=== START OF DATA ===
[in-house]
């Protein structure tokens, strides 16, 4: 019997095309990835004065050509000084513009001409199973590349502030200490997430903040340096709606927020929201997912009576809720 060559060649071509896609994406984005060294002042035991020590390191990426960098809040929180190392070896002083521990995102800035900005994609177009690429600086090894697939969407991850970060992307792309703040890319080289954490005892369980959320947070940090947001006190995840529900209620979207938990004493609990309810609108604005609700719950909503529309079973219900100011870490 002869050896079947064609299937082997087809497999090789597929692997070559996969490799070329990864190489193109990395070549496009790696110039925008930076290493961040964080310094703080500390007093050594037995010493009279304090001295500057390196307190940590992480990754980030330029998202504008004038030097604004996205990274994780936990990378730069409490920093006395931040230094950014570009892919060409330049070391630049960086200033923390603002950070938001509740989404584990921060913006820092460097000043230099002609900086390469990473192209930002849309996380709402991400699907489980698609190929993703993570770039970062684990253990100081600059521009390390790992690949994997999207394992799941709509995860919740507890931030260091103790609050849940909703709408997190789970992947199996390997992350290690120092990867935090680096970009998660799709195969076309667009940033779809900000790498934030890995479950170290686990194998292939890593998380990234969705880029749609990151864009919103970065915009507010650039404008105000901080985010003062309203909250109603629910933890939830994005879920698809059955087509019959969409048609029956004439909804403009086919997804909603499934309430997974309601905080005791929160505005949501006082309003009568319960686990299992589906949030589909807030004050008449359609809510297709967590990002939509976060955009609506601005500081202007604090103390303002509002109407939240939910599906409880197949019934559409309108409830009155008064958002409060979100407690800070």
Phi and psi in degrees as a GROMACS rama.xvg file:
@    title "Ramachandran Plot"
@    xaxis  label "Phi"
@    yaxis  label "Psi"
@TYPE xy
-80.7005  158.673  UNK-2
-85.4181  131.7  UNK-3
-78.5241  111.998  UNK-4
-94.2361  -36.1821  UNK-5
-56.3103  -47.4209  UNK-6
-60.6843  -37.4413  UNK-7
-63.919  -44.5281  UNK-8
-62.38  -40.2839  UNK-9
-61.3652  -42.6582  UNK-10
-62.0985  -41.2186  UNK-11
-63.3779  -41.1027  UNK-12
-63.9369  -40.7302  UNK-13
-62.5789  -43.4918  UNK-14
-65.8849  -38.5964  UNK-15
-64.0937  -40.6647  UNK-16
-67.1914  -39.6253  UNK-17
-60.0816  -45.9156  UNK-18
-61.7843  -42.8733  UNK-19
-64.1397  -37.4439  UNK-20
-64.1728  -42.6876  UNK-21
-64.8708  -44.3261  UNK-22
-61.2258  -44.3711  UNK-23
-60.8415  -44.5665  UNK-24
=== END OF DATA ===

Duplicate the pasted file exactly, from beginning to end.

[in-house]
């Protein structure tokens, strides 16, 4: 019997095309990835004065050509000084513009001409199973590349502030200490997430903040340096709606927020929201997912009576809720 060559060649071509896609994406984005060294002042035991020590390191990426960098809040929180190392070896002083521990995102800035900005994609177009690429600086090894697939969407991850970060992307792309703040890319080289954490005892369980959320947070940090947001006190995840529900209620979207938990004493609990309810609108604005609700719950909503529309079973219900100011870490 002869050896079947064609299937082997087809497999090789597929692997070559996969490799070329990864190489193109990395070549496009790696110039925008930076290493961040964080310094703080500390007093050594037995010493009279304090001295500057390196307190940590992480990754980030330029998202504008004038030097604004996205990274994780936990990378730069409490920093006395931040230094950014570009892919060409330049070391630049960086200033923390603002950070938001509740989404584990921060913006820092460097000043230099002609900086390469990473192209930002849309996380709402991400699907489980698609190929993703993570770039970062684990253990100081600059521009390390790992690949994997999207394992799941709509995860919740507890931030260091103790609050849940909703709408997190789970992947199996390997992350290690120092990867935090680096970009998660799709195969076309667009940033779809900000790498934030890995479950170290686990194998292939890593998380990234969705880029749609990151864009919103970065915009507010650039404008105000901080985010003062309203909250109603629910933890939830994005879920698809059955087509019959969409048609029956004439909804403009086919997804909603499934309430997974309601905080005791929160505005949501006082309003009568319960686990299992589906949030589909807030004050008449359609809510297709967590990002939509976060955009609506601005500081202007604090103390303002509002109407939240939910599906409880197949019934559409309108409830009155008064958002409060979100407690800070």
Phi and psi in degrees as a GROMACS rama.xvg file:
@    title "Ramachandran Plot"
@    xaxis  label "Phi"
@    yaxis  label "Psi"
@TYPE xy
-80.7005  158.673  UNK-2
-85.4181  131.7  UNK-3
-78.5241  111.998  UNK-4
-94.2361  -36.1821  UNK-5
-56.3103  -47.4209  UNK-6
-60.6843  -37.4413  UNK-7
-63.919  -44.5281  UNK-8
-62.38  -40.2839  UNK-9
-61.3652  -42.6582  UNK-10
-62.0985  -41.2186  UNK-11
-63.3779  -41.1027  UNK-12
-63.9369  -40.7302  UNK-13
-62.5789  -43.4918  UNK-14
-65.8849  -38.5964  UNK-15
-64.0937  -40.6647  UNK-16
-67.1914  -39.6253  UNK-17
-60.0816  -45.9156  UNK-18
-61.7843  -42.8733  UNK-19
-64.1397  -37.4439  UNK-20
-64.1728  -42.6876  UNK-21
-64.8708  -44.3261  UNK-22
-61.2258  -44.3711  UNK-23
-60.8415  -44.5665  UNK-24